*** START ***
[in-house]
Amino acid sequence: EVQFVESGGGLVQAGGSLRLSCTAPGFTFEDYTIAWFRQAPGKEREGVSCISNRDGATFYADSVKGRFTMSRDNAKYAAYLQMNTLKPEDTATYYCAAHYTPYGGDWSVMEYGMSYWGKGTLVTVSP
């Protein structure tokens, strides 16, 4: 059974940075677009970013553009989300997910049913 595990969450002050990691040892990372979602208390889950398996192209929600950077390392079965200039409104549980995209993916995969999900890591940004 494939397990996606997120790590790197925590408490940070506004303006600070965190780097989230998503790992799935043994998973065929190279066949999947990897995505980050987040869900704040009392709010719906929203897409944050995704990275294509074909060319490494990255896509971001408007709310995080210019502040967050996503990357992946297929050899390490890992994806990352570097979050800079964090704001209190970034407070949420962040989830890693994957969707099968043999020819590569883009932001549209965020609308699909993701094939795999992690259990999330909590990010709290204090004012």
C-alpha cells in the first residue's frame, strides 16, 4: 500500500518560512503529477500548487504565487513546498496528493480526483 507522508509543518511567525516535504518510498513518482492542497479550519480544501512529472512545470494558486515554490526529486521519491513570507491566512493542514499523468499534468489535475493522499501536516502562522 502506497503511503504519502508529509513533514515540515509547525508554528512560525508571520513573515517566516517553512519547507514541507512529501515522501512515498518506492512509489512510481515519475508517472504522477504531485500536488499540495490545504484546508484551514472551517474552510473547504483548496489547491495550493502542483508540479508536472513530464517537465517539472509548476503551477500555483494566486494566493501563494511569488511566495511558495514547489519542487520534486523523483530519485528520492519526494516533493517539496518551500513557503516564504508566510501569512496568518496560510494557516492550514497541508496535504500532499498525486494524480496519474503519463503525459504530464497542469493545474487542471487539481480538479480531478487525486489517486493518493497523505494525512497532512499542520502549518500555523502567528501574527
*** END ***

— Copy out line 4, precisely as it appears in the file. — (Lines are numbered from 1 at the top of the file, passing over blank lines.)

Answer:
C-alpha cells in the first residue's frame, strides 16, 4: 500500500518560512503529477500548487504565487513546498496528493480526483 507522508509543518511567525516535504518510498513518482492542497479550519480544501512529472512545470494558486515554490526529486521519491513570507491566512493542514499523468499534468489535475493522499501536516502562522 502506497503511503504519502508529509513533514515540515509547525508554528512560525508571520513573515517566516517553512519547507514541507512529501515522501512515498518506492512509489512510481515519475508517472504522477504531485500536488499540495490545504484546508484551514472551517474552510473547504483548496489547491495550493502542483508540479508536472513530464517537465517539472509548476503551477500555483494566486494566493501563494511569488511566495511558495514547489519542487520534486523523483530519485528520492519526494516533493517539496518551500513557503516564504508566510501569512496568518496560510494557516492550514497541508496535504500532499498525486494524480496519474503519463503525459504530464497542469493545474487542471487539481480538479480531478487525486489517486493518493497523505494525512497532512499542520502549518500555523502567528501574527